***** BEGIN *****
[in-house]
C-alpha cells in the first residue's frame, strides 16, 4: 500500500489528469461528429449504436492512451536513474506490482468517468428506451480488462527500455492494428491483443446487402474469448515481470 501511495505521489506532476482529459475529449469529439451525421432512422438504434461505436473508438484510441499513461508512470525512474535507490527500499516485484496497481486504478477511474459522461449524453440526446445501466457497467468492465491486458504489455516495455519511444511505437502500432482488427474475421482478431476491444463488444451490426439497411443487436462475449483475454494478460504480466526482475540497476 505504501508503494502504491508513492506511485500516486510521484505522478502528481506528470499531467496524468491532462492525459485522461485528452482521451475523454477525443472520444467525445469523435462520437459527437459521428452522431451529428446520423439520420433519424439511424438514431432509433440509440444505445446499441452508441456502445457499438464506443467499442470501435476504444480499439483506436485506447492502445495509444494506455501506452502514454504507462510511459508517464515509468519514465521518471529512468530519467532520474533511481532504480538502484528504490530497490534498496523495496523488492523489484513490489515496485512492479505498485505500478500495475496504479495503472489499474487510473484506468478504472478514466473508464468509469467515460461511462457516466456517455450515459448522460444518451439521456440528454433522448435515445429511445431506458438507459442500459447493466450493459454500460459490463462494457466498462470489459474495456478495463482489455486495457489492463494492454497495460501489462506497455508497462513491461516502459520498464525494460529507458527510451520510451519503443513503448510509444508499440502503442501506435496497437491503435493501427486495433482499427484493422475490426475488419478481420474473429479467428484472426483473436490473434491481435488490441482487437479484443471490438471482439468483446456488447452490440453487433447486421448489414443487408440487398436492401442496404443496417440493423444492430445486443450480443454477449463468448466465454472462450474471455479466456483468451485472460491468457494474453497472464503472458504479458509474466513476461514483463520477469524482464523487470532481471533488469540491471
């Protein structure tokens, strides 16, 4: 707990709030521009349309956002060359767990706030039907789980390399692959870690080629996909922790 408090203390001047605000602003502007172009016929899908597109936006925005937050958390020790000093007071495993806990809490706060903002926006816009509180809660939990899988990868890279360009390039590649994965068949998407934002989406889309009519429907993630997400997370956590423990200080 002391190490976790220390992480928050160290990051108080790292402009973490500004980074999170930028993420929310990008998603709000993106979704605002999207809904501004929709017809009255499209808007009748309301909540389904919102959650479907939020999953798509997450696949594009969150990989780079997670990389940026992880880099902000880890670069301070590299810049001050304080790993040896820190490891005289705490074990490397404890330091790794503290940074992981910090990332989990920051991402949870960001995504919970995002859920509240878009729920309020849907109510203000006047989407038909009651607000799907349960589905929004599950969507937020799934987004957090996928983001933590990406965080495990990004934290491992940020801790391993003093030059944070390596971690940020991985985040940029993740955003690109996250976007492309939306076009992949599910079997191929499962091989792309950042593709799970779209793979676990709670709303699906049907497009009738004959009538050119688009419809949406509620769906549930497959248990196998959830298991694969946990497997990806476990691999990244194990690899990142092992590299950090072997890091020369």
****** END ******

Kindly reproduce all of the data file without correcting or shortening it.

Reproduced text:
[in-house]
C-alpha cells in the first residue's frame, strides 16, 4: 500500500489528469461528429449504436492512451536513474506490482468517468428506451480488462527500455492494428491483443446487402474469448515481470 501511495505521489506532476482529459475529449469529439451525421432512422438504434461505436473508438484510441499513461508512470525512474535507490527500499516485484496497481486504478477511474459522461449524453440526446445501466457497467468492465491486458504489455516495455519511444511505437502500432482488427474475421482478431476491444463488444451490426439497411443487436462475449483475454494478460504480466526482475540497476 505504501508503494502504491508513492506511485500516486510521484505522478502528481506528470499531467496524468491532462492525459485522461485528452482521451475523454477525443472520444467525445469523435462520437459527437459521428452522431451529428446520423439520420433519424439511424438514431432509433440509440444505445446499441452508441456502445457499438464506443467499442470501435476504444480499439483506436485506447492502445495509444494506455501506452502514454504507462510511459508517464515509468519514465521518471529512468530519467532520474533511481532504480538502484528504490530497490534498496523495496523488492523489484513490489515496485512492479505498485505500478500495475496504479495503472489499474487510473484506468478504472478514466473508464468509469467515460461511462457516466456517455450515459448522460444518451439521456440528454433522448435515445429511445431506458438507459442500459447493466450493459454500460459490463462494457466498462470489459474495456478495463482489455486495457489492463494492454497495460501489462506497455508497462513491461516502459520498464525494460529507458527510451520510451519503443513503448510509444508499440502503442501506435496497437491503435493501427486495433482499427484493422475490426475488419478481420474473429479467428484472426483473436490473434491481435488490441482487437479484443471490438471482439468483446456488447452490440453487433447486421448489414443487408440487398436492401442496404443496417440493423444492430445486443450480443454477449463468448466465454472462450474471455479466456483468451485472460491468457494474453497472464503472458504479458509474466513476461514483463520477469524482464523487470532481471533488469540491471
């Protein structure tokens, strides 16, 4: 707990709030521009349309956002060359767990706030039907789980390399692959870690080629996909922790 408090203390001047605000602003502007172009016929899908597109936006925005937050958390020790000093007071495993806990809490706060903002926006816009509180809660939990899988990868890279360009390039590649994965068949998407934002989406889309009519429907993630997400997370956590423990200080 002391190490976790220390992480928050160290990051108080790292402009973490500004980074999170930028993420929310990008998603709000993106979704605002999207809904501004929709017809009255499209808007009748309301909540389904919102959650479907939020999953798509997450696949594009969150990989780079997670990389940026992880880099902000880890670069301070590299810049001050304080790993040896820190490891005289705490074990490397404890330091790794503290940074992981910090990332989990920051991402949870960001995504919970995002859920509240878009729920309020849907109510203000006047989407038909009651607000799907349960589905929004599950969507937020799934987004957090996928983001933590990406965080495990990004934290491992940020801790391993003093030059944070390596971690940020991985985040940029993740955003690109996250976007492309939306076009992949599910079997191929499962091989792309950042593709799970779209793979676990709670709303699906049907497009009738004959009538050119688009419809949406509620769906549930497959248990196998959830298991694969946990497997990806476990691999990244194990690899990142092992590299950090072997890091020369």